Банкеръ Weekly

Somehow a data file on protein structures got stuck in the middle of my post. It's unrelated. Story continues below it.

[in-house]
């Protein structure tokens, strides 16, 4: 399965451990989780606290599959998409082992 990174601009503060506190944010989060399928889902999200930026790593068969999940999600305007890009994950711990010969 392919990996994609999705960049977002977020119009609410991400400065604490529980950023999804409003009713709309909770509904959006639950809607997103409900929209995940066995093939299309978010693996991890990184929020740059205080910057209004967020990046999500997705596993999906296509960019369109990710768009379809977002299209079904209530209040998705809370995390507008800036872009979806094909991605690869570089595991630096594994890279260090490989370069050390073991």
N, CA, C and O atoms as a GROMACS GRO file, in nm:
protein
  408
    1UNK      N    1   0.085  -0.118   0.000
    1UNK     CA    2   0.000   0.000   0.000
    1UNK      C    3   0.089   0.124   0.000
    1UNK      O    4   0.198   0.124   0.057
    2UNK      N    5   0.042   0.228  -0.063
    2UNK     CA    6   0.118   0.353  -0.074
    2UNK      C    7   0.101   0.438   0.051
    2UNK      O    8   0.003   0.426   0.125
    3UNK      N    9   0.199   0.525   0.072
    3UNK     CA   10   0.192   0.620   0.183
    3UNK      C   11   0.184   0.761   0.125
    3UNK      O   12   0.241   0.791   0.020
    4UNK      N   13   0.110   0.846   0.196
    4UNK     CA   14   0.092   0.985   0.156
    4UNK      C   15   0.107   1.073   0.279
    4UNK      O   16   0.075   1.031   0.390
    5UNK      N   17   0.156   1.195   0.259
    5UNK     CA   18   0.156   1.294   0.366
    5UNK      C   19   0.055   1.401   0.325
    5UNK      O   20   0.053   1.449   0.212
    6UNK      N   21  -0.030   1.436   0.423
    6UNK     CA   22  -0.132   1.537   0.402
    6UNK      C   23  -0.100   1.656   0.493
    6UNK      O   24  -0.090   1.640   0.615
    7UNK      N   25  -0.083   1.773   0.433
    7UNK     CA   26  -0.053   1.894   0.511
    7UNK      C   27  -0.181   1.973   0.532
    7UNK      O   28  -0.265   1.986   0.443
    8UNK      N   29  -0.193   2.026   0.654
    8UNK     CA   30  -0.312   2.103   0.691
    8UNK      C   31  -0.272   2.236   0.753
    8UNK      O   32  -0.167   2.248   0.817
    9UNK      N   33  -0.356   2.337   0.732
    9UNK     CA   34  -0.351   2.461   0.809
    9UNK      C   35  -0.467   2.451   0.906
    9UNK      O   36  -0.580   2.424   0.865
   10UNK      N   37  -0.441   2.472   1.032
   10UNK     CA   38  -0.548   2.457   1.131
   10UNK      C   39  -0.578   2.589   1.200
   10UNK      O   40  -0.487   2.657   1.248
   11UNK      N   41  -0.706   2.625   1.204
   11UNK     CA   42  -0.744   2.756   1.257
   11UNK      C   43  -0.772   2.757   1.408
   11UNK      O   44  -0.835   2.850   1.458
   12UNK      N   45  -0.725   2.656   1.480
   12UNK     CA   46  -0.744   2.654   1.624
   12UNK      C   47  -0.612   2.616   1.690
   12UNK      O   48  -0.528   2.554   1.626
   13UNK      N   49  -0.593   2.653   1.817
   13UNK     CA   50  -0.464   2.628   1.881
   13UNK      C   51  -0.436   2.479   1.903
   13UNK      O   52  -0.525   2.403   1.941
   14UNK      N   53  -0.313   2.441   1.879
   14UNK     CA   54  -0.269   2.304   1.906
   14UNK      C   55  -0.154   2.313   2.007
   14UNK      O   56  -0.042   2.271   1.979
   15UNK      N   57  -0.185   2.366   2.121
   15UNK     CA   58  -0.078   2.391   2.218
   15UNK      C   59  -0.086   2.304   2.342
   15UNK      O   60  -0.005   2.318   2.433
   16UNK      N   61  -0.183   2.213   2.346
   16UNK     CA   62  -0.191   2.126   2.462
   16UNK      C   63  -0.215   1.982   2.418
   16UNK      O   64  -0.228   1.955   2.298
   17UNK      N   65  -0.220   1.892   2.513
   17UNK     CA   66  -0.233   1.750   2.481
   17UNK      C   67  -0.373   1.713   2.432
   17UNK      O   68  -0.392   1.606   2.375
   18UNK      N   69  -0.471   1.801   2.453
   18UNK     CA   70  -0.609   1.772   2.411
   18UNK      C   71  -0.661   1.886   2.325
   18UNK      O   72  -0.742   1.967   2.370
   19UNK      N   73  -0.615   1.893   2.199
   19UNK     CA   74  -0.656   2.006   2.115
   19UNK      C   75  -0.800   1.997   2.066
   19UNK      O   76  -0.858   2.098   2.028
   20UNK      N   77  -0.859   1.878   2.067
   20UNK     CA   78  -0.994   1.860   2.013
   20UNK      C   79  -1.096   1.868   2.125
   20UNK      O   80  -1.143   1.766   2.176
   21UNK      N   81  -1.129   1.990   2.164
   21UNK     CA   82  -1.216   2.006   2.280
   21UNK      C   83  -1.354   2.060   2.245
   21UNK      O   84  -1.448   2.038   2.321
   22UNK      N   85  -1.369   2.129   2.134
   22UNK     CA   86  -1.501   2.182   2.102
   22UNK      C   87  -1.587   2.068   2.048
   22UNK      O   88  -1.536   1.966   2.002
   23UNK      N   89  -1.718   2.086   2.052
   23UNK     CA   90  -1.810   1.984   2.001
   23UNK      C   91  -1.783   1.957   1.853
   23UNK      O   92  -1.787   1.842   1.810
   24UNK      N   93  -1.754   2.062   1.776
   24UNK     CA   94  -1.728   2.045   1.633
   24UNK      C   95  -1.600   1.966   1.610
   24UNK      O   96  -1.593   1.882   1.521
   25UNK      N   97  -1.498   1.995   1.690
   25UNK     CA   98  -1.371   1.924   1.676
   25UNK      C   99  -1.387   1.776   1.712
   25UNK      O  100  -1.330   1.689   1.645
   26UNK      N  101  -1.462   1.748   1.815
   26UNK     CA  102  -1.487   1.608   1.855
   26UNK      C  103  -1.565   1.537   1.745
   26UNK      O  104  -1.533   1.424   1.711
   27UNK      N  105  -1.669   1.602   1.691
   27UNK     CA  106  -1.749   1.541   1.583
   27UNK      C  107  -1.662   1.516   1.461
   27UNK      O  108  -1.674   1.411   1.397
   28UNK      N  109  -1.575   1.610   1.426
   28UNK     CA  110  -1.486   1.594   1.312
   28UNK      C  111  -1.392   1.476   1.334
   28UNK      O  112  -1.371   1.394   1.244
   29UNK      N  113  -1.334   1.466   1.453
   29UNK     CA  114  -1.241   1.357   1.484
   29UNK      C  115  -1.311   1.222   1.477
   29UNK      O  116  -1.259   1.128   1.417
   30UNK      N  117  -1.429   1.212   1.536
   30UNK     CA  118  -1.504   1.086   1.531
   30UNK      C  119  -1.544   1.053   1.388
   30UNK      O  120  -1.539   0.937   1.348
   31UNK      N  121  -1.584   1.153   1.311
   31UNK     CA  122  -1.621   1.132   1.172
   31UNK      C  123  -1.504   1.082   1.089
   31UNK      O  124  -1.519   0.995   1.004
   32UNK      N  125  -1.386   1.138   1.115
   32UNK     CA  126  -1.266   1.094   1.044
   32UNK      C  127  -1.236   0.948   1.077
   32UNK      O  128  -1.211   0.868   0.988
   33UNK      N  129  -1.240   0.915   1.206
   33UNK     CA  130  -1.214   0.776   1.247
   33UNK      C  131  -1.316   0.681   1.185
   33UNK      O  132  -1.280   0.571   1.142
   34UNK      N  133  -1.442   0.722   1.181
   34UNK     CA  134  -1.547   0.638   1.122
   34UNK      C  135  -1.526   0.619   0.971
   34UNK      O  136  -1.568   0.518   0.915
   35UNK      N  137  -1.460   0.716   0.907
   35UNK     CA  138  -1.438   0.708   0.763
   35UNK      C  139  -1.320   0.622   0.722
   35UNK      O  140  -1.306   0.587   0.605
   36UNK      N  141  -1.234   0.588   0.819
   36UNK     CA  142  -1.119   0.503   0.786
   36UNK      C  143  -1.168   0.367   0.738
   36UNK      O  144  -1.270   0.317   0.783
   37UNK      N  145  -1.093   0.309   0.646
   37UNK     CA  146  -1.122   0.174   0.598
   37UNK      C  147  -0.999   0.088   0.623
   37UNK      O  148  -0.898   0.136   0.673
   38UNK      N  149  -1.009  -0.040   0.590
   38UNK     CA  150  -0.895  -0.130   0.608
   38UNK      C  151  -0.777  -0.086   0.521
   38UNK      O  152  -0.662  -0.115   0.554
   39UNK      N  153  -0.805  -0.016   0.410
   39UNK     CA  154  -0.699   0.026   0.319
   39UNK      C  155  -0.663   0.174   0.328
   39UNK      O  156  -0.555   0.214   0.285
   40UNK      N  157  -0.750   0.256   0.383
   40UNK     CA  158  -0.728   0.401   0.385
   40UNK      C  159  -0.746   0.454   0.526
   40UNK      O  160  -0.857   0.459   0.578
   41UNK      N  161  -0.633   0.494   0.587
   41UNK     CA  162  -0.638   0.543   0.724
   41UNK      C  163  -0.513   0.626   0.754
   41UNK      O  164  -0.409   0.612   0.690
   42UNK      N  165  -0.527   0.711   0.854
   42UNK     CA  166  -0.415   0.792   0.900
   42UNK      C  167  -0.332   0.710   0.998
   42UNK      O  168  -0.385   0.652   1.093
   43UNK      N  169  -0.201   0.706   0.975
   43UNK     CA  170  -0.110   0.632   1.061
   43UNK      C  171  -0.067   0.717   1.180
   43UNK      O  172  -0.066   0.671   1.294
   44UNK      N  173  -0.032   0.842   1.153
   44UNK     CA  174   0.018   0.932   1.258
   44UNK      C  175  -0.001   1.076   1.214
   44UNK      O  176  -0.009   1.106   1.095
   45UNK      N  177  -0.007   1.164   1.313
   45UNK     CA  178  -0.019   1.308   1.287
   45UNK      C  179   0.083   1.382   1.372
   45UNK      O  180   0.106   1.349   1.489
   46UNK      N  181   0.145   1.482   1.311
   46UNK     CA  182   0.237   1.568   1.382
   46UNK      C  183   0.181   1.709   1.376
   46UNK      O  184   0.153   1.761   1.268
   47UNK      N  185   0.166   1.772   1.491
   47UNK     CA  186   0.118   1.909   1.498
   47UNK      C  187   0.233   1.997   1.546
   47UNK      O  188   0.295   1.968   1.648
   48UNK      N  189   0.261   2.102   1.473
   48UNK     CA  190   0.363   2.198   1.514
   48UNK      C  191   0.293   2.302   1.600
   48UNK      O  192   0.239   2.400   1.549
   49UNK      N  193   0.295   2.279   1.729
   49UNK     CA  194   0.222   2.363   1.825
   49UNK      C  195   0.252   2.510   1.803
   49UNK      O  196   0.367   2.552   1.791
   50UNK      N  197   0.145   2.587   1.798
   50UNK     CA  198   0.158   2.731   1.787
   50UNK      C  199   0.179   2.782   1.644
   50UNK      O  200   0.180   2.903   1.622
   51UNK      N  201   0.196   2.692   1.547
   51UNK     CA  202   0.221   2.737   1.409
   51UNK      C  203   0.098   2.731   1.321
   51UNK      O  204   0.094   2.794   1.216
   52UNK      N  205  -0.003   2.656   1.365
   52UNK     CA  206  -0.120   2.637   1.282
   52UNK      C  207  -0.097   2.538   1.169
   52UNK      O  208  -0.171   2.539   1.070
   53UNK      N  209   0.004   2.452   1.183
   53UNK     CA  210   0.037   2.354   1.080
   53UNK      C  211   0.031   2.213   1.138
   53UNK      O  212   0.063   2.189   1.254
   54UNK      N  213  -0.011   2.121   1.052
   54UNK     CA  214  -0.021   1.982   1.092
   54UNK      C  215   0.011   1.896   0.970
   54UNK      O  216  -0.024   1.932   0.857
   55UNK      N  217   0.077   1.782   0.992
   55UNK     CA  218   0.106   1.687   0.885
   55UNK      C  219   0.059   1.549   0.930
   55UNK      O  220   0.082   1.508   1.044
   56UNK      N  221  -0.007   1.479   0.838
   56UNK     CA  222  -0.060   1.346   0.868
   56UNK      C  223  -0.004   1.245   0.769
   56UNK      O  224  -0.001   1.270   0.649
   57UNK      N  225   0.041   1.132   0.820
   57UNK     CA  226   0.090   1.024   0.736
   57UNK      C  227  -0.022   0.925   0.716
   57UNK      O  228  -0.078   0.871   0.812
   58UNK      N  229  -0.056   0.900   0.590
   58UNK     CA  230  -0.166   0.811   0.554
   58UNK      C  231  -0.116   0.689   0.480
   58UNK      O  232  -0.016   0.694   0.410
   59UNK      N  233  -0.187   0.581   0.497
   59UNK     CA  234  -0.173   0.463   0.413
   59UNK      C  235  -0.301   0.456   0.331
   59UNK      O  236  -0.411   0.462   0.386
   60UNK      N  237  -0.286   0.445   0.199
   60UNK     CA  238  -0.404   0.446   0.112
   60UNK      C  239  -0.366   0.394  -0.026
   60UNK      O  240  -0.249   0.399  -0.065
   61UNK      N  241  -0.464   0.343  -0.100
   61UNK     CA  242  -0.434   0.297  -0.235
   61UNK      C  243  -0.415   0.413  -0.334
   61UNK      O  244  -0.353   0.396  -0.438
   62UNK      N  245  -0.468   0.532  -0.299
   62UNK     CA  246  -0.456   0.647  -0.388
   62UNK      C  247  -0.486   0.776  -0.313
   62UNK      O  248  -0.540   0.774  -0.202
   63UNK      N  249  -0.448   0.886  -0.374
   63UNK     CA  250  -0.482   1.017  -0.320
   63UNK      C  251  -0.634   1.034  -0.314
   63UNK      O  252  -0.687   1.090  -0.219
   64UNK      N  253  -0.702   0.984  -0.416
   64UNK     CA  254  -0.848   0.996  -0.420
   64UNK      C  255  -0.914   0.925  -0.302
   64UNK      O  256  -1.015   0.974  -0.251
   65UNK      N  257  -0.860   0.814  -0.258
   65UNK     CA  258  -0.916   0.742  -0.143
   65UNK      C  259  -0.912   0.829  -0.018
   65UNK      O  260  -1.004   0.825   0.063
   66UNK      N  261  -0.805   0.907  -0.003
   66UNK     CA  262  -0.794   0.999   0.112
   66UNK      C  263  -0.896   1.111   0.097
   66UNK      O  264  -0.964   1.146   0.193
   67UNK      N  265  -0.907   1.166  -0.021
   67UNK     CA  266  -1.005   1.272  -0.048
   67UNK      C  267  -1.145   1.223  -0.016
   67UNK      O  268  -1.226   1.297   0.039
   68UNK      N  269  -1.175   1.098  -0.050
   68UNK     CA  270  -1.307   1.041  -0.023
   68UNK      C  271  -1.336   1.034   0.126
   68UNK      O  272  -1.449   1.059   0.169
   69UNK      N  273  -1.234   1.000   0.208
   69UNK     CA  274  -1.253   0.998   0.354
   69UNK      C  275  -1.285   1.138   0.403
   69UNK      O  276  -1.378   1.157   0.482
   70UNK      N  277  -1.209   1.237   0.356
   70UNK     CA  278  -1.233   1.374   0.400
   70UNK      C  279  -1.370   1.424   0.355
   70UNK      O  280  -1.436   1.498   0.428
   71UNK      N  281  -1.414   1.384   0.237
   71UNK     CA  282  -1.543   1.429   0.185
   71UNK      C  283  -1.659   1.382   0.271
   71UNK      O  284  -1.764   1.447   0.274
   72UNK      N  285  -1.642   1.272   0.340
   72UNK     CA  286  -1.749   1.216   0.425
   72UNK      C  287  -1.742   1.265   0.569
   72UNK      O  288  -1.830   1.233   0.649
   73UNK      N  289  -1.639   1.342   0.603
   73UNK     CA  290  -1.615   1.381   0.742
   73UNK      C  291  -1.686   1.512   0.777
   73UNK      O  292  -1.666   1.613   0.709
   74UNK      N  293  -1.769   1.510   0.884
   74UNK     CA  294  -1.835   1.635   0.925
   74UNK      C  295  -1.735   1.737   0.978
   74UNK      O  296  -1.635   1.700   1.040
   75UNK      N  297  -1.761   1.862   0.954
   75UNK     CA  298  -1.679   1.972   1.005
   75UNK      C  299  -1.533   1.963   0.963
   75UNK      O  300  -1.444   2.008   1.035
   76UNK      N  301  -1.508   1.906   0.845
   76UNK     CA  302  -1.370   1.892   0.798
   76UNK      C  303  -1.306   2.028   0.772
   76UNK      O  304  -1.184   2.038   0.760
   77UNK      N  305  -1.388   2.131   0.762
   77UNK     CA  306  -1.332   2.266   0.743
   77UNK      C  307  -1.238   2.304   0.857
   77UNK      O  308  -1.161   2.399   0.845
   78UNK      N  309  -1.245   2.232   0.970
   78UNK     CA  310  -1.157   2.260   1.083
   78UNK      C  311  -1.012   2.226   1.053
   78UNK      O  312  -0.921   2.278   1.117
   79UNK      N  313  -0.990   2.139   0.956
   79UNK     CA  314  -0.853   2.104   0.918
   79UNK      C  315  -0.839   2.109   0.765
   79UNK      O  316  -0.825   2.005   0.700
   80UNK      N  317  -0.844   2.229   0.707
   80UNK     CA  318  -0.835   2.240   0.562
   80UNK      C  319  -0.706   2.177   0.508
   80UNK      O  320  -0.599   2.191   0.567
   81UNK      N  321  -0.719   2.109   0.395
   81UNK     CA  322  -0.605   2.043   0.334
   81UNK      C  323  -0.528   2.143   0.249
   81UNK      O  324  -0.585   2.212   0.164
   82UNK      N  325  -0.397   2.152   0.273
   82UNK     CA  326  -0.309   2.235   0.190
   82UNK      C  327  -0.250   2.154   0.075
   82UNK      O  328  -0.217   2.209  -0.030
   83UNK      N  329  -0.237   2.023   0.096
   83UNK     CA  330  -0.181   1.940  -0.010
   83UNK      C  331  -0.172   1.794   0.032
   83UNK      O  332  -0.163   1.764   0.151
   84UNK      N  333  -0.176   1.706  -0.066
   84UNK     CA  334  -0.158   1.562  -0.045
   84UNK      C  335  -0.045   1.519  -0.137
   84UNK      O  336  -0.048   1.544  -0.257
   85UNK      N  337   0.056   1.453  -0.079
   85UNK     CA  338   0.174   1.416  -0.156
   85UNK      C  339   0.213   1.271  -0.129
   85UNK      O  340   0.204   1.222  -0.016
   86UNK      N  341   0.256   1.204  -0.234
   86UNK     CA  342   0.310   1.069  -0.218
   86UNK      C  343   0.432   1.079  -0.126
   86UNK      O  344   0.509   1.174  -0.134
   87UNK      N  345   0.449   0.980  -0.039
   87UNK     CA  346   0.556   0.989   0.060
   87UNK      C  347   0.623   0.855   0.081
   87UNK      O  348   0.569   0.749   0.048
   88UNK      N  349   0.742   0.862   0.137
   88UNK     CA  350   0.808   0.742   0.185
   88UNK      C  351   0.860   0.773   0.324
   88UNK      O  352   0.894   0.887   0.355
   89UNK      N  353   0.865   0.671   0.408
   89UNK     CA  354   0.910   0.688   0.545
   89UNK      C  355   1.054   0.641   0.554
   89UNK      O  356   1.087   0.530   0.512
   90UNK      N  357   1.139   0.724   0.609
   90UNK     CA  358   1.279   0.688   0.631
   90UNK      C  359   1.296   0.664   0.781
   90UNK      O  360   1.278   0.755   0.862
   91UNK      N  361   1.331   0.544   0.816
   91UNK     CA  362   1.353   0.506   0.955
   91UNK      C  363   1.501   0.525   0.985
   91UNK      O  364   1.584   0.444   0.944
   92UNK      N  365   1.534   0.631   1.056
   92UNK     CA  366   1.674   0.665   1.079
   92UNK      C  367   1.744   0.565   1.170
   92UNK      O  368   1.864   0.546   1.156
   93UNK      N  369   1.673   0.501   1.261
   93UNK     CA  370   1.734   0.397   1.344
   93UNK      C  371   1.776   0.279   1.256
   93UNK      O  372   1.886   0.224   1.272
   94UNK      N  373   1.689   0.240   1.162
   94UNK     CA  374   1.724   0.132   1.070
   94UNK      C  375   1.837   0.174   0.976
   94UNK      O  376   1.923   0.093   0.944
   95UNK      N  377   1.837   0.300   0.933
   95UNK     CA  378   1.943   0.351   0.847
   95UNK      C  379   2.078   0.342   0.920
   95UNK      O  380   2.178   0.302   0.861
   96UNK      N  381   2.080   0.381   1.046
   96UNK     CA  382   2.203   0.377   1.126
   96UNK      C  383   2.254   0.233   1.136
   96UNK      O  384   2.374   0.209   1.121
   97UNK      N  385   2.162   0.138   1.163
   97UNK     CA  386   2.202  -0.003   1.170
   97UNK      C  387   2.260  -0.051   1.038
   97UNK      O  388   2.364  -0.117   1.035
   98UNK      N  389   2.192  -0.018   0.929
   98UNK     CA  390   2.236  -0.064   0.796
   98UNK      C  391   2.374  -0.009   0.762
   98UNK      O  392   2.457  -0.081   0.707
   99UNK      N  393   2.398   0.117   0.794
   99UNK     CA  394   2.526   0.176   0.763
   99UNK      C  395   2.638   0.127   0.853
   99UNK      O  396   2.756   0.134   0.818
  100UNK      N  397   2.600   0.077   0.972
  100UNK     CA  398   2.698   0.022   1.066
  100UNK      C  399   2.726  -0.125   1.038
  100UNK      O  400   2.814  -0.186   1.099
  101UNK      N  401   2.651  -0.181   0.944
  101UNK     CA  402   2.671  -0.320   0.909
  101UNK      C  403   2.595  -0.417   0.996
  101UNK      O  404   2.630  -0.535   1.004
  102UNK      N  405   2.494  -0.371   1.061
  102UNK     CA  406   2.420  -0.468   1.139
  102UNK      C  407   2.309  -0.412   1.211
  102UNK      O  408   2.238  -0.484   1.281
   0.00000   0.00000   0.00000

Tsvetan Manchev, BNB Vice Governor, to the BANKER WeeklyMr. Manchev, the BNB is preparing a special new ordinance on the transparency of money circulation. Which relations in the financial sector will it regulate?- The ordinance will include the rights and obligations of the BNB, and of all participants in the financial market which accept, count or distribute coins and banknotes. In addition to banks such activities are carried out by finance houses, exchange offices, and specialized firms whose subject of operation is collection of money. Currently, for instance, there is not a legislative act, obliging banks and exchange bureaux to accept from citizens and companies banknotes which are worn out, damaged, or are not in compliance with BNB's standards in any other way, and hand them over to the central bank. There are no regulations, saying how to act when a suspicious banknote enters a financial institution. All these cases have been already described in the ordinance we are presently drafting. It sets the general regulatory framework, with which all companies dealing with distribution of money should comply. BNB's document under draft will also describe the terms on which a company, banks included, could be engaged in money processing and distribution. We stipulate that the BNB will be issuing a special permission for the purpose. The machines, used for checking, counting and sorting of coins and banknotes shall be liable to inspection and approval. Again, the aim is to guarantee high standards in the distribution of cash in order to maximally reduce the number of coins and banknotes that do not comply with the quality requirements. I'd like to underline that the drafting of that ordinance was necessitated by the amendment to the BNB Act, passed in the beginning of 2005, and is a result of the EU and European Central Bank (ECB) requirements to the money circulation. What happens now if a citizen wants to deposit or change in a bank a banknote that is worn out or faked?- In most cases banks refuse to accept such a banknote or keep it, forming their own catalogues about counterfeit money. However, there is not a regulatory document, obliging banks to send such banknotes to the BNB for expertise. The new ordinance will make them do so. After the ordinance is passed, if you go to a bank with a banknote which is not in compliance with the quality standards, e.g. it is worn out, damaged, etc., the financial institution shall be obliged to submit it to the central bank for expertise. If the BNB finds that the money has been damaged, it issues a document with which its owner will be able to exchange it in any bank institution. If it is established that the banknote is faked, the BNB keeps it and notifies the owner about it, but he will not get any compensation.Speaking about worn out or damaged money, how long is the life of a banknote? - This depends on the par value of the banknote and on how often it changes hands. Banknotes of small par value are made of cheaper materials and have less security features. Therefore, their life is shorter. But the danger of being faked is less because swindlers are not interested in counterfeiting banknotes of small par value. The banknotes of bigger par value, which are of interest to frauds are made of more expensive materials, have much more security features, and a longer life. BNB's experts have established that the average life of BG levs of small par value is one year, while for banknotes of a bigger par value it is up to three years. I cannot tell you at this stage how long the life of a BGN100 banknote is, as it has been in circulation for only 18 months so far. The BGN100 banknote has been on the market for comparatively a short period of time, but the BG levs of that par value already account for 10% of all issued levs. How would you explain that huge demand for BGN100 banknotes?- The great popularity that the BGN100 banknote gained very quickly is not at all surprising. It is due to the constantly increasing economic activity in Bulgaria. The number and volume of payments go up considerably each year. This is also evident by the quantities of money, drawn from ATMs in the country, which are the main channel for distribution of cash. Secondly, we should bear in mind the fact that although the modern means for effecting payments - debit and credit cards - are quickly coming into practice, payments in cash are still the traditional means for making payments in our country. Moreover, Bulgarians are still insuring themselves against unforeseen events by cashing money, often outside of the specialized institutions. And banknotes of big par value are the most convenient way to do that. For that reason BGN100 banknotes quickly established themselves on the market. Isn't the great widespread of BGN100s an indicator that a considerable number of companies prefer to effect payments in cash, too?- No direct connection could be made between the quick increase of the number of banknotes of big par value and the transfers in the grey economy, which you probably mean. I have already explained the reasons for the high demand towards big par value banknotes. Besides, the grey economy transfers are usually effected in foreign convertible currency and not in BG levs. Therefore, we may not claim that the increased activity of the domestic grey economy is the reason for the higher volume of BGN100s in circulation.Does launching of a banknote of a bigger par value in circulation signal intensified inflation processes in the economy?- Not always. And putting the BGN100 in circulation is an example of that. The banknote was issued in order to satisfy the higher demand for money, but not due to inflation. It was because of the speeding up of trade turnover.Does the domestic market need a banknote of a higher par value than the BGNB100?- The BNB is an institution which tries to follow a transparent policy. In that sense we announce our intentions of launching new banknotes in circulation well in advance. For the time being, however, we do not see a necessity for issuing banknotes of a higher par value than BGN100.A month ago the BNB published a three-year programme for minting jubilee coins. That has not been done so far. What necessitated the development of such a programme and making it public ?- BNB's desire is to plan the minting of commemorative coins in compliance with demand on the part of citizens. Therefore, we made quite a thorough research and an analysis of the market of such coins and came to the conclusion that it was good to draft a long-term programme for the minting of various issues, and inform about it in advance. Thus, we'll be able to conform it to the opinion we'll get from the citizens about it and we'll have a much more correct idea about the demand for numismatic coins. We hope that thanks to the stances and recommendations about the programme we'll be able to generate ideas for new issues of jubilee coins. At the same time I should say that the BNB won't yield to any pressure whatsoever for minting commemorative coins. Planning our activity in that direction we'll fully comply with the needs of the public. Lastly, I would like to ask you if BNB's printing house will be able to make euro banknotes after Bulgaria's accession to the common European Monetary Union?- All members of the European Monetary Union have set quotas for euro banknotes, which are calculated according to a very precise mathematical mechanism. They can either purchase them from independent producers, licensed by the European Central Bank or produce them in their own printing houses. These printing houses, however, should also be licensed by the European Central Bank. For the purpose they have to satisfy very strict security requirements, and their observation is inspected each six months by the European Central Bank, according to a very strict procedure. But that is done only after a country joins the European Monetary Union.